What I had to say-and say, and say, and say--about the disgraceful treatment of Atlantic artists on royalty issues irritated the fuck out of him. Once, a few years ago, we were in the middle of a splendid interview for the PBS roots music TV series. He told me the story of how he'd found Stick McGhee to sing "Drinkin' Wine," by calling up his friend Brownie McGhee, who said, "Hell, that's my brother." He told me about Nesuhi taking him to his first jazz concert, in London when Ahmet was 12, and how what impressed him most was how loud the music was, and how much of early jazz and blues recording was simply about trying to capture the physical impact that music had live. (I would not have written my latest book, about a career on stage, without that conversation.) He told a bunch of stories I've heard before and you might have too, about Ray and the rest. He told a hilarious story about why he didn't like signing singer-songwriters, which ended up with a French promoter refusing to book Sonny and Cher because Bob Dylan's incomprehensibly wordy show had bored Paris beyond further endurance.

He broke off in the middle of the interview to deliver a chastising lecture about how the business was in the old days. Basically, he tried to rationalize why Ruth Brown wound up cleaning windows and LaVern Baker ended up running a bar on a military base in the Philippines. Well, he didn't actually get down to cases, because there wasn't any justification for how those lives got lived, for what Atlantic did to and didn't do for its veteran artists.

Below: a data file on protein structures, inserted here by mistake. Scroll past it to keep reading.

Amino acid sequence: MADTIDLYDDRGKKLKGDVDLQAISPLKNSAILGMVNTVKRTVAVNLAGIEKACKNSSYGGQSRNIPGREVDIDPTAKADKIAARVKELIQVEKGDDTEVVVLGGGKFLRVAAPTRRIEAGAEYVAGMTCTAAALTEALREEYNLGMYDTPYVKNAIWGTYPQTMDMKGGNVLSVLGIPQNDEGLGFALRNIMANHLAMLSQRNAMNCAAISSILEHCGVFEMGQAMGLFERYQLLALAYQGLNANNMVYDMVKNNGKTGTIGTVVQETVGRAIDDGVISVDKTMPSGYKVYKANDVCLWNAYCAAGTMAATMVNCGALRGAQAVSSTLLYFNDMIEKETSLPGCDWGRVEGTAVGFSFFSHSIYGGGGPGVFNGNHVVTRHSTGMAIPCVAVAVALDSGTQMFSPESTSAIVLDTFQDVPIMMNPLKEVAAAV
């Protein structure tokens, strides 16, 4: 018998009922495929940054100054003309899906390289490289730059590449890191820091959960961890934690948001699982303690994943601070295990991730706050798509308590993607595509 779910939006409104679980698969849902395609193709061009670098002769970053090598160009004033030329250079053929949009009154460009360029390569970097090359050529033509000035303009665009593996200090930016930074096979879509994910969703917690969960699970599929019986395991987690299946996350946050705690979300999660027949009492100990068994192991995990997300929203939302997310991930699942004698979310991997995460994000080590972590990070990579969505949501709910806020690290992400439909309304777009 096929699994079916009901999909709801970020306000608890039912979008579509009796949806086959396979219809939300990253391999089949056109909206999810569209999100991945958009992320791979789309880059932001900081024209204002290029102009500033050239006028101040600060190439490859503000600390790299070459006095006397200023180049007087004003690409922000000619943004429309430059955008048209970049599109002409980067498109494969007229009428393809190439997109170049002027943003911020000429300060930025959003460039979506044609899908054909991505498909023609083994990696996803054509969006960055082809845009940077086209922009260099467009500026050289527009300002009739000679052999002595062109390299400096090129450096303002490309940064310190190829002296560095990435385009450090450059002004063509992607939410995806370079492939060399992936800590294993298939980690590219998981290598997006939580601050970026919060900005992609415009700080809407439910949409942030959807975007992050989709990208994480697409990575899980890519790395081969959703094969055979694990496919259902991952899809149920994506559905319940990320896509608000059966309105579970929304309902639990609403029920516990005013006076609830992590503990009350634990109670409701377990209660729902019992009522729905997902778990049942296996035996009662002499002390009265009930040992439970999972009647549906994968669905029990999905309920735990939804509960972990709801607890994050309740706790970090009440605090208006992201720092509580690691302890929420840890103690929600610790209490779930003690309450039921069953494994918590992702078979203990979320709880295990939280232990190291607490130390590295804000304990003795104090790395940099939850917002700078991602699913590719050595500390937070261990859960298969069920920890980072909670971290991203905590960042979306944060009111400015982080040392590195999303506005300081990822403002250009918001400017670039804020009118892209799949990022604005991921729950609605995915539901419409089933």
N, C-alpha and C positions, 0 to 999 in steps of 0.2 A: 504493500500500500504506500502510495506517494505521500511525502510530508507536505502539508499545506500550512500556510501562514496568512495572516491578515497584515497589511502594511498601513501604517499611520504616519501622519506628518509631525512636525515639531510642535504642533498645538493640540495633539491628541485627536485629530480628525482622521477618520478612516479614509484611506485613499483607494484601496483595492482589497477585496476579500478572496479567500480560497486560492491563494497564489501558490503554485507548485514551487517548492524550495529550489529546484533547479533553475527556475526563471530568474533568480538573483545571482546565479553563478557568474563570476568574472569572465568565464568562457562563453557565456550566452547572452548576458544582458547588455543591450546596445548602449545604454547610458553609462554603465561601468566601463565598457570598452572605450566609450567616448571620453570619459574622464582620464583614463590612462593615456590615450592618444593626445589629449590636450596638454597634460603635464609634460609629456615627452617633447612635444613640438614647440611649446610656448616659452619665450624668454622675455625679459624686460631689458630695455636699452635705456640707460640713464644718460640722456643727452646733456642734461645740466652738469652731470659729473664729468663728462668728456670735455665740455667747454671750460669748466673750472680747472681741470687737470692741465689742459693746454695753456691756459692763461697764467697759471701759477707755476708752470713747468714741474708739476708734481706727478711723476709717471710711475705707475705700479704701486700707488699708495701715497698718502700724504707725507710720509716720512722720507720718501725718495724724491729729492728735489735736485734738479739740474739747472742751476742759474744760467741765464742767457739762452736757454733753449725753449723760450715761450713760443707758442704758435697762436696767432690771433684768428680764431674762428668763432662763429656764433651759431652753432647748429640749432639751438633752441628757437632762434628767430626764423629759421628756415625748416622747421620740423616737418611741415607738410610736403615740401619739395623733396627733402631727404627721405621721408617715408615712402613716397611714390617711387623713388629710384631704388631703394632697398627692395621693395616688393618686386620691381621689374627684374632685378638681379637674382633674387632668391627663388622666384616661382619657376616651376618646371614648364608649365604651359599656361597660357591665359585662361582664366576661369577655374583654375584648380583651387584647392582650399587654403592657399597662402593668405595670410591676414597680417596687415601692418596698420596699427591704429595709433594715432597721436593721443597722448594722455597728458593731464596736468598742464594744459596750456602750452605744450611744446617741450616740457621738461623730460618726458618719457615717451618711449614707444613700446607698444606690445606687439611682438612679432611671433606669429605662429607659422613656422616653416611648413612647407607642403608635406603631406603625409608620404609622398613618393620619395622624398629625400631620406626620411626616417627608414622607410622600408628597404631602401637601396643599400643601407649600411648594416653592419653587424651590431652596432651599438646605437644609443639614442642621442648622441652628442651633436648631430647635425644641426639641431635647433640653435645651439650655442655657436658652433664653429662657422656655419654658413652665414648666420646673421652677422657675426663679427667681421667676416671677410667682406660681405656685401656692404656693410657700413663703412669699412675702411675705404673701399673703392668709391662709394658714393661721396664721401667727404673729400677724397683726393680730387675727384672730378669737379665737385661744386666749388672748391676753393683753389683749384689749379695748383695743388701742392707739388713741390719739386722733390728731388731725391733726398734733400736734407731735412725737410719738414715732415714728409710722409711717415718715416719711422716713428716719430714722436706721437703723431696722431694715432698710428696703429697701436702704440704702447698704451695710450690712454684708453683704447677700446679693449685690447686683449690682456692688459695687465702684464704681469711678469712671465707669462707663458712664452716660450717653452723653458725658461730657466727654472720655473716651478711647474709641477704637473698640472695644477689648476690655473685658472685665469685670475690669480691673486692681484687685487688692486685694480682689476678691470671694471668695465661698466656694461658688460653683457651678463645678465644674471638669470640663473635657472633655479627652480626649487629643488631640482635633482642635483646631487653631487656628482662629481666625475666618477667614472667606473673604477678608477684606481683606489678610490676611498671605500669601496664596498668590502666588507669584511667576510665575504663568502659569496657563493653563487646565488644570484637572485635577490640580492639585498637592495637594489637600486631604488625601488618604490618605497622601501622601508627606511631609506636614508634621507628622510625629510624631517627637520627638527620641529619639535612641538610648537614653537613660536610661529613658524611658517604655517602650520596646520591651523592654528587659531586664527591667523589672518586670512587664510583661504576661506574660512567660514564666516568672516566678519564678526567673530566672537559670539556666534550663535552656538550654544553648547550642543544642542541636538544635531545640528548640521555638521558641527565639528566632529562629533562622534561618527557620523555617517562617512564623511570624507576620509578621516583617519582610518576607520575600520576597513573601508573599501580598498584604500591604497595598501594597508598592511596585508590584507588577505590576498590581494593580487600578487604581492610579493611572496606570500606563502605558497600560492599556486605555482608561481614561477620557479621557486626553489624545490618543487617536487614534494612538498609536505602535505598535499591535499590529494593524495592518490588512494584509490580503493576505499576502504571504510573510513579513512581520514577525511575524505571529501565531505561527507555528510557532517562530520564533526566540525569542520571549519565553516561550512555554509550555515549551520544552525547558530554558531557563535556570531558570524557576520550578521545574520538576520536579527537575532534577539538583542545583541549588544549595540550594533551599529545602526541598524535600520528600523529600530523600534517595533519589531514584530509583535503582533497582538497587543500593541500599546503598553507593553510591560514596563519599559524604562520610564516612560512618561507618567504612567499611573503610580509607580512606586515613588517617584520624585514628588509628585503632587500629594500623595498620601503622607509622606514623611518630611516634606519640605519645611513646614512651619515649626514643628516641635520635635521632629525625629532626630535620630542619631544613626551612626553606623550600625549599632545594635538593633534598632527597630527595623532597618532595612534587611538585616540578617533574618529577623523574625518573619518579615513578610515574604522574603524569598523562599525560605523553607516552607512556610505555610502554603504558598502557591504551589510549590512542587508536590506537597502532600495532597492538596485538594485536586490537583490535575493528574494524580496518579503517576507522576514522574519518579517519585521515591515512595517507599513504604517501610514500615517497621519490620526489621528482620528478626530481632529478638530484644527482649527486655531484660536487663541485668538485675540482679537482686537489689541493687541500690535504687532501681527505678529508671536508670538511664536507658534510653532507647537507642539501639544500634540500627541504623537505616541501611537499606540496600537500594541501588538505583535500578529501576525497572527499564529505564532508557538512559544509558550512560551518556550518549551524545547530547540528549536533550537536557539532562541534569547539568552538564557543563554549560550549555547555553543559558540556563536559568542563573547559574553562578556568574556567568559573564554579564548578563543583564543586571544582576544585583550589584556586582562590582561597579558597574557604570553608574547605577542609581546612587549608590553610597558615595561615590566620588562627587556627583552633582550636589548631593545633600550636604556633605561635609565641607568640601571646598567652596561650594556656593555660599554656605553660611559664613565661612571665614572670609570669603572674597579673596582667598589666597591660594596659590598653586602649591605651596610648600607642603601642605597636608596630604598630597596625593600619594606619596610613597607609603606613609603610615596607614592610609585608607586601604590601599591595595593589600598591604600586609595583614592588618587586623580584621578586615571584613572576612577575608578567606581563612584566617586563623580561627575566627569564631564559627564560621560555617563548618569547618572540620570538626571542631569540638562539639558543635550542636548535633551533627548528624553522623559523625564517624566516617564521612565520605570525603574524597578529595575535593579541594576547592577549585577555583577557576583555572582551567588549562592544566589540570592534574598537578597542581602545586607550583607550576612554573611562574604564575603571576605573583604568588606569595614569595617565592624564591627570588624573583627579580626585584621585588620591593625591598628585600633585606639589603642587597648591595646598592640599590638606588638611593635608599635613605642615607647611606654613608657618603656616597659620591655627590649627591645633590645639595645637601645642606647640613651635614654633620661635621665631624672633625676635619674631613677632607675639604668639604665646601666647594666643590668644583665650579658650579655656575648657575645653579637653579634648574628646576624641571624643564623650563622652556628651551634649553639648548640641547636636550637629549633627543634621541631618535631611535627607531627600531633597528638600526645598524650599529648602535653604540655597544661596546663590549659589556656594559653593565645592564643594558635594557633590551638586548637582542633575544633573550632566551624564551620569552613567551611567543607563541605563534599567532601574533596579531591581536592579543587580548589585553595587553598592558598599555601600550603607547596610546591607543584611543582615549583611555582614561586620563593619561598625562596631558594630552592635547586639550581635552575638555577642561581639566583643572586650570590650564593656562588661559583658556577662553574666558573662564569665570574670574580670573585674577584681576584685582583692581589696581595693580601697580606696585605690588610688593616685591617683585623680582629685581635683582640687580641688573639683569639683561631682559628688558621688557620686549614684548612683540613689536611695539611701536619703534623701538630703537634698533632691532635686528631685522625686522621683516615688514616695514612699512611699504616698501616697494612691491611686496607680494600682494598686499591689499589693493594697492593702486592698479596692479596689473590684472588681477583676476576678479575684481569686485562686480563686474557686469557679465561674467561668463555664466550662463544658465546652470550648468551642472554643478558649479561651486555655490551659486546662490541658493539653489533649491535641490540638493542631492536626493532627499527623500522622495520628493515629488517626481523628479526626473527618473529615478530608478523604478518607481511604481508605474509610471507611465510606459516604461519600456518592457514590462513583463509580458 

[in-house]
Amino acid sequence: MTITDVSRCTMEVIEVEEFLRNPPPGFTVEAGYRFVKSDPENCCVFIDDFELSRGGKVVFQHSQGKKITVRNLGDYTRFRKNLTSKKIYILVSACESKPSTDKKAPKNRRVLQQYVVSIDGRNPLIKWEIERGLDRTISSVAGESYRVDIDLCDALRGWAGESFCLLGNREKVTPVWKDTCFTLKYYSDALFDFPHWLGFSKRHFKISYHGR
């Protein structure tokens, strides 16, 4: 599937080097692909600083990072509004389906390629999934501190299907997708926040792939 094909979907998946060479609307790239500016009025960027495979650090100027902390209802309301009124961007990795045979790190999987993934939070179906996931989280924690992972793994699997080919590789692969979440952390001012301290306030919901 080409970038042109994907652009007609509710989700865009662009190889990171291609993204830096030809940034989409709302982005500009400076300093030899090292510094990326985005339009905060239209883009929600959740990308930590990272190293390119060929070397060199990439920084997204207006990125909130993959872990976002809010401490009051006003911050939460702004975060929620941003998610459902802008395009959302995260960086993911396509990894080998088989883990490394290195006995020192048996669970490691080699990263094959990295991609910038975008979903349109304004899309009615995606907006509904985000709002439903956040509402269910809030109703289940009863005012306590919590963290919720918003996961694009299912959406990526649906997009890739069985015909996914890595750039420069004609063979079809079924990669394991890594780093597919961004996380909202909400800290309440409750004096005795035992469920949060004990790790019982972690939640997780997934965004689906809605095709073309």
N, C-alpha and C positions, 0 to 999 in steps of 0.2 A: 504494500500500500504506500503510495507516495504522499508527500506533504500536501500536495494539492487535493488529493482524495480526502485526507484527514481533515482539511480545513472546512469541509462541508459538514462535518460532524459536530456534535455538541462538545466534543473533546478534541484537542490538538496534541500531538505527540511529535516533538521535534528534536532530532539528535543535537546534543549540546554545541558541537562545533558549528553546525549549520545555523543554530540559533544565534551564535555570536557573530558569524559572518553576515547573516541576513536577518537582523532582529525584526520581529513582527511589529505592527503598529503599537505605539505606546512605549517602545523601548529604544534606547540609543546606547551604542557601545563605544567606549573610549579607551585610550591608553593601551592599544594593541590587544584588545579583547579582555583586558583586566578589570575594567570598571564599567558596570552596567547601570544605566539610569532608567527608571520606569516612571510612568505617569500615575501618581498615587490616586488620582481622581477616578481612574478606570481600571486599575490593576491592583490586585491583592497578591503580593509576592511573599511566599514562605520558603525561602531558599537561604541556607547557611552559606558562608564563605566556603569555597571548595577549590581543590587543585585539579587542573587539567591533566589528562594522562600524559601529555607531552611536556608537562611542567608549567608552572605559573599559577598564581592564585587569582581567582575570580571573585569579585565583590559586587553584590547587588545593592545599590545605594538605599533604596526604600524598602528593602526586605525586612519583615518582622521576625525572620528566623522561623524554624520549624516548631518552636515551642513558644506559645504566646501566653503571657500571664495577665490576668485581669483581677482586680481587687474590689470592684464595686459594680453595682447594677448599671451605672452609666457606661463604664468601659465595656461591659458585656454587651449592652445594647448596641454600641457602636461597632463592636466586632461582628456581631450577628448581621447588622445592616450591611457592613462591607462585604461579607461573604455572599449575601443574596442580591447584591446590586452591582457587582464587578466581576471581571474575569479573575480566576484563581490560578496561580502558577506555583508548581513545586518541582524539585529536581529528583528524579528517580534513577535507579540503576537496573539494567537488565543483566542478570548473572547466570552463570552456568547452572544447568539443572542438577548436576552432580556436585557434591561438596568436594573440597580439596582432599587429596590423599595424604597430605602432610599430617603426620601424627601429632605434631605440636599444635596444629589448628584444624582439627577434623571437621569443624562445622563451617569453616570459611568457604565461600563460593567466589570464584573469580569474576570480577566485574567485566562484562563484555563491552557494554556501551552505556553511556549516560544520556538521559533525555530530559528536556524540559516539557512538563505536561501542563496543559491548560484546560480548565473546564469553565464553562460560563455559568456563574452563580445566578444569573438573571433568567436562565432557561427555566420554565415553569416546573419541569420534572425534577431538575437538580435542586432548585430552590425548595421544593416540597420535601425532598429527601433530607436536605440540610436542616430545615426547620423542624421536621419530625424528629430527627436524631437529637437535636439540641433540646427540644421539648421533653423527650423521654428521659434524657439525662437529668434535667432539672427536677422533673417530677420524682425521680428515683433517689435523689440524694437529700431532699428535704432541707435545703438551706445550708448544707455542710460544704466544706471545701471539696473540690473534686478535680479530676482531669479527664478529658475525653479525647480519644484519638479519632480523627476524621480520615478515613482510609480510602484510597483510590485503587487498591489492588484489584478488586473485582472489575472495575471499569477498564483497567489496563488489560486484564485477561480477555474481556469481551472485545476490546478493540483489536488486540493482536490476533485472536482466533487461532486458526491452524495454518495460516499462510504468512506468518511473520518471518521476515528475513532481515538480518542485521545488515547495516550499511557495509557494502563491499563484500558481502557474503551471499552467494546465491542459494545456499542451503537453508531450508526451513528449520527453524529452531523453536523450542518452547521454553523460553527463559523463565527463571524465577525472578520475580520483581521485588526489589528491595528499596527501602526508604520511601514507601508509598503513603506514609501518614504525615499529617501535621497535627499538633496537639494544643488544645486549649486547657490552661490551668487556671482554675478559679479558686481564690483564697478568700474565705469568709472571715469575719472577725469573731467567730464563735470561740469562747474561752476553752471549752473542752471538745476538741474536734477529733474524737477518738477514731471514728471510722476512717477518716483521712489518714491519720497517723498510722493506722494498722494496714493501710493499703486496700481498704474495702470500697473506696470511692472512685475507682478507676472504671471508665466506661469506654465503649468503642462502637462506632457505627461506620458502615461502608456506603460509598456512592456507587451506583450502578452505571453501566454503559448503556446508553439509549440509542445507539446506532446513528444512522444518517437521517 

The record business is a nasty place and the people in it have to create callouses where there should be none in order to survive in it. Thirty years ago or something like that, I wondered aloud if he'd miss Nat Weiss, his good friend, who was taking his Nemperor label from Atlantic to CBS for distribution. "He'll miss the billing," said Nat. Both of them laughed, 'cause it was true.

But when my wife left her job at Atlantic because she'd hit a glass ceiling, and wound up making more money in a job she hated, the situation was resolved by Ahmet simply walking up to her after an Eric Clapton concert and saying, "I think it's time that you came home." Later, when she got fired, very unjustly, he couldn't fix it but he did give her everything she asked for in the way of compensation (and I will always believe that he made sure that the jackass who fired her paid with his job not long thereafter).